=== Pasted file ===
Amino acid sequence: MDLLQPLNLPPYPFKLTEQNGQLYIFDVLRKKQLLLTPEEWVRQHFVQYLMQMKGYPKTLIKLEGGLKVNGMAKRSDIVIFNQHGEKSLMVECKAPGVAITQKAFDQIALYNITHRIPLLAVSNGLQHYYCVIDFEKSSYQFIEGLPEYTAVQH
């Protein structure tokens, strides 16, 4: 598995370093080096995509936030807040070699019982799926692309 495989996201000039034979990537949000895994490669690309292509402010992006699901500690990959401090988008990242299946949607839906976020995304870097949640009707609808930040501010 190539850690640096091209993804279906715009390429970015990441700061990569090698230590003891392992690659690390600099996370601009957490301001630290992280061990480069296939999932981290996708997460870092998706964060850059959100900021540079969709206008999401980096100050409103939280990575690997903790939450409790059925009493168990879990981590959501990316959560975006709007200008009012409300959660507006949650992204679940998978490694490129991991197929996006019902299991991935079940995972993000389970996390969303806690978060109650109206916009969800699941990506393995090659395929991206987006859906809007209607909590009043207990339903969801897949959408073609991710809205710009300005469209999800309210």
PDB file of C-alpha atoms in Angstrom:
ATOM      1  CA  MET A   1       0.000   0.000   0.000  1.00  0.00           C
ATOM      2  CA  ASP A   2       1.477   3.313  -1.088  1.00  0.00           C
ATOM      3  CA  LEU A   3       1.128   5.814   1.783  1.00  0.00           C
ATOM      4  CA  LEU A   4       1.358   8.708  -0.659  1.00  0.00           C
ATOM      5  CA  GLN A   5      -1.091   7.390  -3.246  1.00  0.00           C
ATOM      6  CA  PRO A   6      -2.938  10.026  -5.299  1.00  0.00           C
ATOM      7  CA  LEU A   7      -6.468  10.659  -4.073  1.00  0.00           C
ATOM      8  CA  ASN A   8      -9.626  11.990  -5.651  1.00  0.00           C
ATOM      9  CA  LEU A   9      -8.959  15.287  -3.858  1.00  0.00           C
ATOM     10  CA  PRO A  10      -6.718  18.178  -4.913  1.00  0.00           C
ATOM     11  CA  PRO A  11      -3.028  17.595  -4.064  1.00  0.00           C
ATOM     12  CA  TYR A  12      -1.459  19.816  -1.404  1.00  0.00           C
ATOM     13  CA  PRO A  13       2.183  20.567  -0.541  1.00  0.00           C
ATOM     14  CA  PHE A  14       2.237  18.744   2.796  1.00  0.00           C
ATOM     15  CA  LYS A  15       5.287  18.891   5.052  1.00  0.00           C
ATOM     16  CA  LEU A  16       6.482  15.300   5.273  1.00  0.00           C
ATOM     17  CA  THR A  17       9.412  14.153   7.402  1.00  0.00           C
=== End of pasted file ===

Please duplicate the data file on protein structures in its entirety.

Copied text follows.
Amino acid sequence: MDLLQPLNLPPYPFKLTEQNGQLYIFDVLRKKQLLLTPEEWVRQHFVQYLMQMKGYPKTLIKLEGGLKVNGMAKRSDIVIFNQHGEKSLMVECKAPGVAITQKAFDQIALYNITHRIPLLAVSNGLQHYYCVIDFEKSSYQFIEGLPEYTAVQH
């Protein structure tokens, strides 16, 4: 598995370093080096995509936030807040070699019982799926692309 495989996201000039034979990537949000895994490669690309292509402010992006699901500690990959401090988008990242299946949607839906976020995304870097949640009707609808930040501010 190539850690640096091209993804279906715009390429970015990441700061990569090698230590003891392992690659690390600099996370601009957490301001630290992280061990480069296939999932981290996708997460870092998706964060850059959100900021540079969709206008999401980096100050409103939280990575690997903790939450409790059925009493168990879990981590959501990316959560975006709007200008009012409300959660507006949650992204679940998978490694490129991991197929996006019902299991991935079940995972993000389970996390969303806690978060109650109206916009969800699941990506393995090659395929991206987006859906809007209607909590009043207990339903969801897949959408073609991710809205710009300005469209999800309210």
PDB file of C-alpha atoms in Angstrom:
ATOM      1  CA  MET A   1       0.000   0.000   0.000  1.00  0.00           C
ATOM      2  CA  ASP A   2       1.477   3.313  -1.088  1.00  0.00           C
ATOM      3  CA  LEU A   3       1.128   5.814   1.783  1.00  0.00           C
ATOM      4  CA  LEU A   4       1.358   8.708  -0.659  1.00  0.00           C
ATOM      5  CA  GLN A   5      -1.091   7.390  -3.246  1.00  0.00           C
ATOM      6  CA  PRO A   6      -2.938  10.026  -5.299  1.00  0.00           C
ATOM      7  CA  LEU A   7      -6.468  10.659  -4.073  1.00  0.00           C
ATOM      8  CA  ASN A   8      -9.626  11.990  -5.651  1.00  0.00           C
ATOM      9  CA  LEU A   9      -8.959  15.287  -3.858  1.00  0.00           C
ATOM     10  CA  PRO A  10      -6.718  18.178  -4.913  1.00  0.00           C
ATOM     11  CA  PRO A  11      -3.028  17.595  -4.064  1.00  0.00           C
ATOM     12  CA  TYR A  12      -1.459  19.816  -1.404  1.00  0.00           C
ATOM     13  CA  PRO A  13       2.183  20.567  -0.541  1.00  0.00           C
ATOM     14  CA  PHE A  14       2.237  18.744   2.796  1.00  0.00           C
ATOM     15  CA  LYS A  15       5.287  18.891   5.052  1.00  0.00           C
ATOM     16  CA  LEU A  16       6.482  15.300   5.273  1.00  0.00           C
ATOM     17  CA  THR A  17       9.412  14.153   7.402  1.00  0.00           C